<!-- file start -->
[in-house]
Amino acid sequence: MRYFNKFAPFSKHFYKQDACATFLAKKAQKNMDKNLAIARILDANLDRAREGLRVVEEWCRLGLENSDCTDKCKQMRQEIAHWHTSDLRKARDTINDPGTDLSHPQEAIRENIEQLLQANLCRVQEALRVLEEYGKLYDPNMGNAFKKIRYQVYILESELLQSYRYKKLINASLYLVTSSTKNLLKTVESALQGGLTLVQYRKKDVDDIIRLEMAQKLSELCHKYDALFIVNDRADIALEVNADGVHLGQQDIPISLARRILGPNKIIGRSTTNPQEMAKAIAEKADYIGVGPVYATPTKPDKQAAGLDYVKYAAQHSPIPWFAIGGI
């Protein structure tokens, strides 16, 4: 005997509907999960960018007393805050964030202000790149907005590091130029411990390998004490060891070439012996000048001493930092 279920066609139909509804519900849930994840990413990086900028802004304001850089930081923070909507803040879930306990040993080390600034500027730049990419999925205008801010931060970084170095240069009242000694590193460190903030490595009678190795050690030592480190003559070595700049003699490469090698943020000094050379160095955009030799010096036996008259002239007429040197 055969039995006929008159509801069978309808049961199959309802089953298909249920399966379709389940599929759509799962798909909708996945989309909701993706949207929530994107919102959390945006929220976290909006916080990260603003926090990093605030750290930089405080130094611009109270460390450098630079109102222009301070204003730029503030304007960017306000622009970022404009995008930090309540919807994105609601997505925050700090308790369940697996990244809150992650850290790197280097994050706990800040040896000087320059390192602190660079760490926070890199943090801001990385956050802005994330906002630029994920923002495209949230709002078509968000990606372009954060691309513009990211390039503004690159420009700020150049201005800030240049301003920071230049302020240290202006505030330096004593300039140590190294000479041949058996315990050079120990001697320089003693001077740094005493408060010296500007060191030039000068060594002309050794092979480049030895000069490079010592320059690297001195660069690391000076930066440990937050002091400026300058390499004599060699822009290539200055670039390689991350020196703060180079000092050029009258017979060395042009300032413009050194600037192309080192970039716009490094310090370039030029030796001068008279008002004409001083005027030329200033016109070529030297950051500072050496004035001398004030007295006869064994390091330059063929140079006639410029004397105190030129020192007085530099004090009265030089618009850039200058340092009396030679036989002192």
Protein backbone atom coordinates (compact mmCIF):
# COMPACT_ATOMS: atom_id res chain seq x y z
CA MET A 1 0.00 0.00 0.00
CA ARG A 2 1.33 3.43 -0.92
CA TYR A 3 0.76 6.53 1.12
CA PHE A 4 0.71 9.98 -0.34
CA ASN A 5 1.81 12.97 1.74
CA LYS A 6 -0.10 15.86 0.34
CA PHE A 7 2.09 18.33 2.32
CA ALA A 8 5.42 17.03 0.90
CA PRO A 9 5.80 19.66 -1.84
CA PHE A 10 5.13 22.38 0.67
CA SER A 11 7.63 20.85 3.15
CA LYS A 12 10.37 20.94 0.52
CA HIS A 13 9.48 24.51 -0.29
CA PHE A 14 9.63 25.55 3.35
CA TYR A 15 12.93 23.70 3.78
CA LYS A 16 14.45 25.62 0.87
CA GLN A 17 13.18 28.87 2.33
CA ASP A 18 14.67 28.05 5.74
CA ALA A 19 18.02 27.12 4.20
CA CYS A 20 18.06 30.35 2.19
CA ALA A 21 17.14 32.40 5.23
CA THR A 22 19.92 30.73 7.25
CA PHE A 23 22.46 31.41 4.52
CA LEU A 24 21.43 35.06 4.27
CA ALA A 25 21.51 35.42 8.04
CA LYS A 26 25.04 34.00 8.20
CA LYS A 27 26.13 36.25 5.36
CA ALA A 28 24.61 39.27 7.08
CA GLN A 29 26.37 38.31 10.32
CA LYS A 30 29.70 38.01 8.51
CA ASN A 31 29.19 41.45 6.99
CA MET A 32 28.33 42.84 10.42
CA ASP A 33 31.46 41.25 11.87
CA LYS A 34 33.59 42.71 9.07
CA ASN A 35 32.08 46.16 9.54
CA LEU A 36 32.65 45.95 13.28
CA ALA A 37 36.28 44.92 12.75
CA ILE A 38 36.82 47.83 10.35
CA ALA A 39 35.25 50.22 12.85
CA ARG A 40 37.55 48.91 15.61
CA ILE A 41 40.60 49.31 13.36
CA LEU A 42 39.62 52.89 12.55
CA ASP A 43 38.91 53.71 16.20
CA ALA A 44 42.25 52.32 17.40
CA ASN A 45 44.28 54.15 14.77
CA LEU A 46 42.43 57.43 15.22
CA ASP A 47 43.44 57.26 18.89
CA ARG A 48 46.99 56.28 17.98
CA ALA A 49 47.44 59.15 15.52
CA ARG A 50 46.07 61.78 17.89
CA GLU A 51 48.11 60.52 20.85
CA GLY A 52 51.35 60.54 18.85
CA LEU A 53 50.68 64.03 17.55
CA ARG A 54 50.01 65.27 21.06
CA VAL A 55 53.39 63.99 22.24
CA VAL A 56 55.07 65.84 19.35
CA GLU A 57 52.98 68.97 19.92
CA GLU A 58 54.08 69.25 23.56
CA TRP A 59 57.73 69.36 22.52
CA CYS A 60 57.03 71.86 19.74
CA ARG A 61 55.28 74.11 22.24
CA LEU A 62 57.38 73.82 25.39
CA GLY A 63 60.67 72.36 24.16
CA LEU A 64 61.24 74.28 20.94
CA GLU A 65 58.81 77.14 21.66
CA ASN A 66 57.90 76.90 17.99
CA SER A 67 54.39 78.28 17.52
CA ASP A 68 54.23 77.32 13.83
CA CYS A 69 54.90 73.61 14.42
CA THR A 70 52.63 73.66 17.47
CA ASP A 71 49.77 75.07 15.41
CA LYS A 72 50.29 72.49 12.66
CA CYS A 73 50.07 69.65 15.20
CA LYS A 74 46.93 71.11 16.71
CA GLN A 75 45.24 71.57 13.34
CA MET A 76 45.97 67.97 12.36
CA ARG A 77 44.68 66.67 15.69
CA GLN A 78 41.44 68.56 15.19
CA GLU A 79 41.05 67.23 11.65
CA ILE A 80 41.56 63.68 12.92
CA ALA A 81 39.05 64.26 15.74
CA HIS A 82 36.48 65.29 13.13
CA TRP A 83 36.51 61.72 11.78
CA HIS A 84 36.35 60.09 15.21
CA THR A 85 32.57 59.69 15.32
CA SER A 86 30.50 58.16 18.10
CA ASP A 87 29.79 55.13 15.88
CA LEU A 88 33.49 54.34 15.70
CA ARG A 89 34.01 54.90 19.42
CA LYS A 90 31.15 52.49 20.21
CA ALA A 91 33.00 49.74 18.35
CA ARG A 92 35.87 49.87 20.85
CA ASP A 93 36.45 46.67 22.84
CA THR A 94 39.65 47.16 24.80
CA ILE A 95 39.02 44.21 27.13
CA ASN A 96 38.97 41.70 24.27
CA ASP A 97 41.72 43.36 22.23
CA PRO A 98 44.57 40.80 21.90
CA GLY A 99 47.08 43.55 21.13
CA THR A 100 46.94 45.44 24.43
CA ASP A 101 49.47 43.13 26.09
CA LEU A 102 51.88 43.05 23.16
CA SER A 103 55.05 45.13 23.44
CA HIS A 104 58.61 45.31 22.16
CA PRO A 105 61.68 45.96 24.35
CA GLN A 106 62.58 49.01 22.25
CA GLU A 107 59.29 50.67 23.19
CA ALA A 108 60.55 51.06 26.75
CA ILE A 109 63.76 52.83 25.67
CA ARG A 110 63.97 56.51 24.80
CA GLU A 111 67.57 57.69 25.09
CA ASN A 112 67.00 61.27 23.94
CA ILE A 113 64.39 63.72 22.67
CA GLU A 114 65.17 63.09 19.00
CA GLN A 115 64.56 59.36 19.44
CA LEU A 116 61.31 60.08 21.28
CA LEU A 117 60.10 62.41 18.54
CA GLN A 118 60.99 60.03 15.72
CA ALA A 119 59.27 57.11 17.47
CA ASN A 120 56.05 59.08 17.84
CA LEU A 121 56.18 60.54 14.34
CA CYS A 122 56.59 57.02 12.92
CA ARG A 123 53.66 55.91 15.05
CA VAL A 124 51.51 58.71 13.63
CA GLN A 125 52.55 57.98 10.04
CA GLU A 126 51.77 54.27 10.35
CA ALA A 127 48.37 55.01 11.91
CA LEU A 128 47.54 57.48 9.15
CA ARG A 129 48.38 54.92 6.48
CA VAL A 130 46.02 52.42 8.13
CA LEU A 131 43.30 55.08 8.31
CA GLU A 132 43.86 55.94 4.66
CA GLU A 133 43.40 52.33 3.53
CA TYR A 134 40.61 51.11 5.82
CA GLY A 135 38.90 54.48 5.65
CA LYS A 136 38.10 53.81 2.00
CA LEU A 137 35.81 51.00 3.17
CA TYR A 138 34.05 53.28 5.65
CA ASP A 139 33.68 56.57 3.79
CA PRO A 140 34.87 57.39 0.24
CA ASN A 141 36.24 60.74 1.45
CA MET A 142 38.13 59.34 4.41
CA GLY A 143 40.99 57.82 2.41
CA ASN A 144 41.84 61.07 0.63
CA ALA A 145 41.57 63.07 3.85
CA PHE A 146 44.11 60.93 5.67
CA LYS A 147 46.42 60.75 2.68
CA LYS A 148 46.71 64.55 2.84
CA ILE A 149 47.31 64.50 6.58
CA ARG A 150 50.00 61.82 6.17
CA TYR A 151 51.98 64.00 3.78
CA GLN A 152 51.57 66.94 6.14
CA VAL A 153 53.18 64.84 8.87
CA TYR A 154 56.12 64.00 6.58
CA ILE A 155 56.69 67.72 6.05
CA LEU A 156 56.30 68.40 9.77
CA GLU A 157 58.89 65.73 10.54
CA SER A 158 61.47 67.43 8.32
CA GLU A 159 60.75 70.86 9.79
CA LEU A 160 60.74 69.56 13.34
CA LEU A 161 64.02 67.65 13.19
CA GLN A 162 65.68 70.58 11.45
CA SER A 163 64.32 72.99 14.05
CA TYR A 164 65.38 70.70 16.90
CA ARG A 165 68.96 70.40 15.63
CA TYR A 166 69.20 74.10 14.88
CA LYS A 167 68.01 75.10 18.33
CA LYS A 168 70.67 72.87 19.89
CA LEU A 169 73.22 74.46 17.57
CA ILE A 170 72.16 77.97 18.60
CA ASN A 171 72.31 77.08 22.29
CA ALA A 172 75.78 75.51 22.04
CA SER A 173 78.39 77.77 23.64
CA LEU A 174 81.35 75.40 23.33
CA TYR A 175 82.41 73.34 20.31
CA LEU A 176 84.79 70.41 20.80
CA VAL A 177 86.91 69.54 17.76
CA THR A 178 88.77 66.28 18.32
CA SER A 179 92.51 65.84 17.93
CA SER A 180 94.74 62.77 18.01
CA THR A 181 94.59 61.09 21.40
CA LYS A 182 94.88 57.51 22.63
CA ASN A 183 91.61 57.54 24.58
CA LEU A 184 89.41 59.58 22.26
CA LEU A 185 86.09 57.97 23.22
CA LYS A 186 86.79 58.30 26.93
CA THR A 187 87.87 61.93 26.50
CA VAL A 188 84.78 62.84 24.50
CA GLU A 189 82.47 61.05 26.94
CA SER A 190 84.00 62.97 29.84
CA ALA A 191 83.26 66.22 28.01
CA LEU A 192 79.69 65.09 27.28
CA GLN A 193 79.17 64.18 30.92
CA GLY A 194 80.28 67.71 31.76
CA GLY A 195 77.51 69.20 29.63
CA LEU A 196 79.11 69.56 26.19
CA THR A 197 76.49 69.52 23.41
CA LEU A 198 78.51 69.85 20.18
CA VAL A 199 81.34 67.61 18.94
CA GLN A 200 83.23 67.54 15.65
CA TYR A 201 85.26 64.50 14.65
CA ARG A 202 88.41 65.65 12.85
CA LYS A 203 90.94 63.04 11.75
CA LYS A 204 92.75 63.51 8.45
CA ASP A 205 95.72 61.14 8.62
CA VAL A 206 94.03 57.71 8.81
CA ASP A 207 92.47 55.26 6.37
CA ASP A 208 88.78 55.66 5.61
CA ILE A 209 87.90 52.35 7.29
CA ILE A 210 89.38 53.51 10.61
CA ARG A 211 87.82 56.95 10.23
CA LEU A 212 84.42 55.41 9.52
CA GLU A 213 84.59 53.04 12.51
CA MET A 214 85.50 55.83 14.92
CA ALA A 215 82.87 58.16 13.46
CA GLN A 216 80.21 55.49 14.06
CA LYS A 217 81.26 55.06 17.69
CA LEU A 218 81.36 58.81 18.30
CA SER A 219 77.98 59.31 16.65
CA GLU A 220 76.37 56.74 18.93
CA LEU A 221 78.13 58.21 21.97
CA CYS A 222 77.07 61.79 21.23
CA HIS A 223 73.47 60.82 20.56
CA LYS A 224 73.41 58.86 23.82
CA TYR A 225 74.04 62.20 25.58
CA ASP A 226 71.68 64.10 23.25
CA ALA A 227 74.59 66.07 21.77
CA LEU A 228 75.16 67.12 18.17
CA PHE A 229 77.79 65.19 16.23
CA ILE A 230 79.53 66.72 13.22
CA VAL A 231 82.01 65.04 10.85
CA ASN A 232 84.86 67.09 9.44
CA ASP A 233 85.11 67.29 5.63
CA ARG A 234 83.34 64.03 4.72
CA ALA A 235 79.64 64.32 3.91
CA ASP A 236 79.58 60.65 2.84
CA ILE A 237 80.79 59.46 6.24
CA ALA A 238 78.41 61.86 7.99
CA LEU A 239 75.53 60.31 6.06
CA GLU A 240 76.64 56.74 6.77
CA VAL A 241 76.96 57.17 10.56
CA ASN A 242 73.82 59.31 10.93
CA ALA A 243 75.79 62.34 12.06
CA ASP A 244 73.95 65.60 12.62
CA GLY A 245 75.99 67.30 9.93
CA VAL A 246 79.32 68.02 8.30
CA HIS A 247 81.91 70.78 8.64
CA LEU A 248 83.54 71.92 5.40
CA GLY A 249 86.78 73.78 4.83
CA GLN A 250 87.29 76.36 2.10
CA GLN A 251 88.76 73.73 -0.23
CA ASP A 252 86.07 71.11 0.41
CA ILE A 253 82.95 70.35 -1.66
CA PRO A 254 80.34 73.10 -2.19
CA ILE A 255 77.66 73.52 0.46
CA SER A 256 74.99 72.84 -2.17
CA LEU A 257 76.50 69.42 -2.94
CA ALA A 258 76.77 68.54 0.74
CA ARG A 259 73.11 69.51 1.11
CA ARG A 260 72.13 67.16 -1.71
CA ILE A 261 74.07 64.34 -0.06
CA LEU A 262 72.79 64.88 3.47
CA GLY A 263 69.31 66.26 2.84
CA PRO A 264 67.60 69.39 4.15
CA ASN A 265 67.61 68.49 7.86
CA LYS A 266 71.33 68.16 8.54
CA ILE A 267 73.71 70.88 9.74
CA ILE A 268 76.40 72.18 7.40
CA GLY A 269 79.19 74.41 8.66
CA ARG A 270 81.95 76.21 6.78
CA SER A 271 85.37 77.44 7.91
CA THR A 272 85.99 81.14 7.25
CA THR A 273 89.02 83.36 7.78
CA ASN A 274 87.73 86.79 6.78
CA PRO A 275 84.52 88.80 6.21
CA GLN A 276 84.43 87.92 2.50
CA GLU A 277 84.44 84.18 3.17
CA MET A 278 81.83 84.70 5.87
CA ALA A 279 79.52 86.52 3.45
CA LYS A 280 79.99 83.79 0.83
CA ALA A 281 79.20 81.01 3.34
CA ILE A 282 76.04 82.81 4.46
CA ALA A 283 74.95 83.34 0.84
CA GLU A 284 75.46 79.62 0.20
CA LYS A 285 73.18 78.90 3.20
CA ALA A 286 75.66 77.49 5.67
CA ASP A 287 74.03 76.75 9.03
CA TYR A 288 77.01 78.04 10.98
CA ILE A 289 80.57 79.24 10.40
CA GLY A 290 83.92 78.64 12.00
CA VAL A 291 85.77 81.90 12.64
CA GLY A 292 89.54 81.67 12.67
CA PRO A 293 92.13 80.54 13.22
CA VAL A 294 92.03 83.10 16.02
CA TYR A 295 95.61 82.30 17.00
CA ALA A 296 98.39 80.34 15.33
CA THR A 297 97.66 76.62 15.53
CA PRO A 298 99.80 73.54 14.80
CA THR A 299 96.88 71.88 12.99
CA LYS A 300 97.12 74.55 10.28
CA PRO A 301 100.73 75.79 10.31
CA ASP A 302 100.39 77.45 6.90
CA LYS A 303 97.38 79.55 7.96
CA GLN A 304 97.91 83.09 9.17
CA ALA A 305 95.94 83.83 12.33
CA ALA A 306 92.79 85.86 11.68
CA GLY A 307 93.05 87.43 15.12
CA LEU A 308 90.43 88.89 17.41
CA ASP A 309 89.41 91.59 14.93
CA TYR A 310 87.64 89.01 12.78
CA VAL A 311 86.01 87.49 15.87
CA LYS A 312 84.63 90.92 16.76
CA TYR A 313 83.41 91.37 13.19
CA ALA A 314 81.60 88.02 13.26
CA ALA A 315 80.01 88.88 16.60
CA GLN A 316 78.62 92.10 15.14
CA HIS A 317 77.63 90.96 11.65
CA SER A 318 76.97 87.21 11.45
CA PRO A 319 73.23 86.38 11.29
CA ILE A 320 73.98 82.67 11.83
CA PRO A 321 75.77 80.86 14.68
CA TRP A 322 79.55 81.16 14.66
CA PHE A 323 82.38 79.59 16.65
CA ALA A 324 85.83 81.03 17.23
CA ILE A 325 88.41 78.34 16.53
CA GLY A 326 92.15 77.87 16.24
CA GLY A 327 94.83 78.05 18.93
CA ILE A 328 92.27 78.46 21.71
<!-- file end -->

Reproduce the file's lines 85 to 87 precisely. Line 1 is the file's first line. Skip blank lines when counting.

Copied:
CA ILE A 80 41.56 63.68 12.92
CA ALA A 81 39.05 64.26 15.74
CA HIS A 82 36.48 65.29 13.13